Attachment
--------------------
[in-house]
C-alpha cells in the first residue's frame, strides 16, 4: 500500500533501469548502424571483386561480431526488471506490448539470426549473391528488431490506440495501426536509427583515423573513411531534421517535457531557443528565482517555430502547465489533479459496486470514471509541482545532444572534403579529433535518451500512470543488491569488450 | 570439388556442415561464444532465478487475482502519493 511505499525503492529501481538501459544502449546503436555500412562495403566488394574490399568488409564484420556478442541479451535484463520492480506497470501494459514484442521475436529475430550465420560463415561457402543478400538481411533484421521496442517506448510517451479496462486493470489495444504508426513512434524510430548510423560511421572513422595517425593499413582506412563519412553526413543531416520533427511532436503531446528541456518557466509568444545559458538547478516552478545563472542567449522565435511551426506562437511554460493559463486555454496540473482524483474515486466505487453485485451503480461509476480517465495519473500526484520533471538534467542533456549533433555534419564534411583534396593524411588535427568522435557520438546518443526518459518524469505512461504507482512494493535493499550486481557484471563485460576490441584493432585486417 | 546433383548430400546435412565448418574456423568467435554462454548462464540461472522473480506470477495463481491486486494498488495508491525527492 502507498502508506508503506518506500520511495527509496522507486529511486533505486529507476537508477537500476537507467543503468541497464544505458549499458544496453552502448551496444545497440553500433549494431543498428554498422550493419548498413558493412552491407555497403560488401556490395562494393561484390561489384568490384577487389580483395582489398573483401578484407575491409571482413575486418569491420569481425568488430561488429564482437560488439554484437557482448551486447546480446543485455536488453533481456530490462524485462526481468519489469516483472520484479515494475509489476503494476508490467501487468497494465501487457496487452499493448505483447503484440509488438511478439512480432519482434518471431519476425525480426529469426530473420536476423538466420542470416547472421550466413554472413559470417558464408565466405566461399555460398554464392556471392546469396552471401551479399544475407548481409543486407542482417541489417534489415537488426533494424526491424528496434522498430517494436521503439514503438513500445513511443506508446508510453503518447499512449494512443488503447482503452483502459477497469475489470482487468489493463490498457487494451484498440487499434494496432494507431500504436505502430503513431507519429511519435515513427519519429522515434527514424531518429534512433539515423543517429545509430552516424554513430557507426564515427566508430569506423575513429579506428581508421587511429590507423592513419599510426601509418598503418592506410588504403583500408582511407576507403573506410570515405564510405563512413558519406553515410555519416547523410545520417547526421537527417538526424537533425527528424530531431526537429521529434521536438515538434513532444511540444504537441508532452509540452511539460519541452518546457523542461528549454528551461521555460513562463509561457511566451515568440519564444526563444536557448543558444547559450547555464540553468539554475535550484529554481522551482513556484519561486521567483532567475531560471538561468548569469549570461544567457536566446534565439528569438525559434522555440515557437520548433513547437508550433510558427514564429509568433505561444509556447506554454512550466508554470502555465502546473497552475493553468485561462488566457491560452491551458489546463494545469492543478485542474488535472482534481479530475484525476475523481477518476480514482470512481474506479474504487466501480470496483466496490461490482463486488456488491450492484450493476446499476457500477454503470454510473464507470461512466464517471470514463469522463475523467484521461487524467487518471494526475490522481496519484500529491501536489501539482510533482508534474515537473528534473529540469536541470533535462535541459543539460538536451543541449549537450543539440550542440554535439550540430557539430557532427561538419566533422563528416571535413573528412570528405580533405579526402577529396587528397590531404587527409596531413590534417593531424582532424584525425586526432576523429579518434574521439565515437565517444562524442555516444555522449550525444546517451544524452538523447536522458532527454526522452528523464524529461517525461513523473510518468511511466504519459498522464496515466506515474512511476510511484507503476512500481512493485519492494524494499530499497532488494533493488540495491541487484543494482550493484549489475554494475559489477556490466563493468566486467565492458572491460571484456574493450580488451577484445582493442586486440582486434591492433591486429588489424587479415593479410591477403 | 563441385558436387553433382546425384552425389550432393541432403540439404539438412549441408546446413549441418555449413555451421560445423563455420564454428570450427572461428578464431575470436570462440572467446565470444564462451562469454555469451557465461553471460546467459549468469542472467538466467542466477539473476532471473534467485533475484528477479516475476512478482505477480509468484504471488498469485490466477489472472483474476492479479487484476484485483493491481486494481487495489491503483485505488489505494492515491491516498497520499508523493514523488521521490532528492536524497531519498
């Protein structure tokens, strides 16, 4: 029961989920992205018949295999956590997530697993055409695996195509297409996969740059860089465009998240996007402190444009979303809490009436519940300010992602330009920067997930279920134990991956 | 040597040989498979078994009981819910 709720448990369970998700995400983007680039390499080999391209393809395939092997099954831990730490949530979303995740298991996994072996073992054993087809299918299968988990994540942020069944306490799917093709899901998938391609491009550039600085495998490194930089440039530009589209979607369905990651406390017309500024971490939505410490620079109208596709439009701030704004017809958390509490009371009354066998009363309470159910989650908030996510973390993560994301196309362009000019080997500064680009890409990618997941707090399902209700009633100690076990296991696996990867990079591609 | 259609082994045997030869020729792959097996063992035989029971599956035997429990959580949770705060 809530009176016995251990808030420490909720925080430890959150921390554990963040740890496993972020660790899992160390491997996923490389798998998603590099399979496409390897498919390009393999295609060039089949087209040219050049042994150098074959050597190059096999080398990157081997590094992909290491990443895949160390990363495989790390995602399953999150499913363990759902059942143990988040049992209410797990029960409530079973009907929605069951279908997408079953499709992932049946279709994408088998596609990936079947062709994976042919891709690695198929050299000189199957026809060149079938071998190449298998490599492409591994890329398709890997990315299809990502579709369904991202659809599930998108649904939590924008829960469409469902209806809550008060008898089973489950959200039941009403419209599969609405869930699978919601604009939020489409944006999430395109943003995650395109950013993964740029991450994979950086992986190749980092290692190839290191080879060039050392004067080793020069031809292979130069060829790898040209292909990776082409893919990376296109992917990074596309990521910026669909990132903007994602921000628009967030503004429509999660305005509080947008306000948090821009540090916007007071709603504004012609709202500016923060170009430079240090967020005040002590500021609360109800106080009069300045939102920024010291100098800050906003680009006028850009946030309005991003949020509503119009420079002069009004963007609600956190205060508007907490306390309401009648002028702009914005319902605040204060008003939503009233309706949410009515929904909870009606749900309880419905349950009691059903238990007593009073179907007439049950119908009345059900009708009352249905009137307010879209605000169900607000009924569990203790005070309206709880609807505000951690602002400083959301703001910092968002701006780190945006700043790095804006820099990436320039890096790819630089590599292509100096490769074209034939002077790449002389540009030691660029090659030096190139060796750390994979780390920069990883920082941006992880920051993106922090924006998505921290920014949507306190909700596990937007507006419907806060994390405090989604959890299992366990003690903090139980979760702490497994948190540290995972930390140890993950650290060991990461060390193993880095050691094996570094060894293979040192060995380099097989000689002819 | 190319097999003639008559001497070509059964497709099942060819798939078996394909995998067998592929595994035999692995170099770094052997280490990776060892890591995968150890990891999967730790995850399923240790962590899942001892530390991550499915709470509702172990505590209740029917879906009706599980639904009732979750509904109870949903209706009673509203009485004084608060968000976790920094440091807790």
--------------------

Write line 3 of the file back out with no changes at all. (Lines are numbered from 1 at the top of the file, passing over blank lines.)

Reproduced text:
């Protein structure tokens, strides 16, 4: 029961989920992205018949295999956590997530697993055409695996195509297409996969740059860089465009998240996007402190444009979303809490009436519940300010992602330009920067997930279920134990991956 | 040597040989498979078994009981819910 709720448990369970998700995400983007680039390499080999391209393809395939092997099954831990730490949530979303995740298991996994072996073992054993087809299918299968988990994540942020069944306490799917093709899901998938391609491009550039600085495998490194930089440039530009589209979607369905990651406390017309500024971490939505410490620079109208596709439009701030704004017809958390509490009371009354066998009363309470159910989650908030996510973390993560994301196309362009000019080997500064680009890409990618997941707090399902209700009633100690076990296991696996990867990079591609 | 259609082994045997030869020729792959097996063992035989029971599956035997429990959580949770705060 809530009176016995251990808030420490909720925080430890959150921390554990963040740890496993972020660790899992160390491997996923490389798998998603590099399979496409390897498919390009393999295609060039089949087209040219050049042994150098074959050597190059096999080398990157081997590094992909290491990443895949160390990363495989790390995602399953999150499913363990759902059942143990988040049992209410797990029960409530079973009907929605069951279908997408079953499709992932049946279709994408088998596609990936079947062709994976042919891709690695198929050299000189199957026809060149079938071998190449298998490599492409591994890329398709890997990315299809990502579709369904991202659809599930998108649904939590924008829960469409469902209806809550008060008898089973489950959200039941009403419209599969609405869930699978919601604009939020489409944006999430395109943003995650395109950013993964740029991450994979950086992986190749980092290692190839290191080879060039050392004067080793020069031809292979130069060829790898040209292909990776082409893919990376296109992917990074596309990521910026669909990132903007994602921000628009967030503004429509999660305005509080947008306000948090821009540090916007007071709603504004012609709202500016923060170009430079240090967020005040002590500021609360109800106080009069300045939102920024010291100098800050906003680009006028850009946030309005991003949020509503119009420079002069009004963007609600956190205060508007907490306390309401009648002028702009914005319902605040204060008003939503009233309706949410009515929904909870009606749900309880419905349950009691059903238990007593009073179907007439049950119908009345059900009708009352249905009137307010879209605000169900607000009924569990203790005070309206709880609807505000951690602002400083959301703001910092968002701006780190945006700043790095804006820099990436320039890096790819630089590599292509100096490769074209034939002077790449002389540009030691660029090659030096190139060796750390994979780390920069990883920082941006992880920051993106922090924006998505921290920014949507306190909700596990937007507006419907806060994390405090989604959890299992366990003690903090139980979760702490497994948190540290995972930390140890993950650290060991990461060390193993880095050691094996570094060894293979040192060995380099097989000689002819 | 190319097999003639008559001497070509059964497709099942060819798939078996394909995998067998592929595994035999692995170099770094052997280490990776060892890591995968150890990891999967730790995850399923240790962590899942001892530390991550499915709470509702172990505590209740029917879906009706599980639904009732979750509904109870949903209706009673509203009485004084608060968000976790920094440091807790």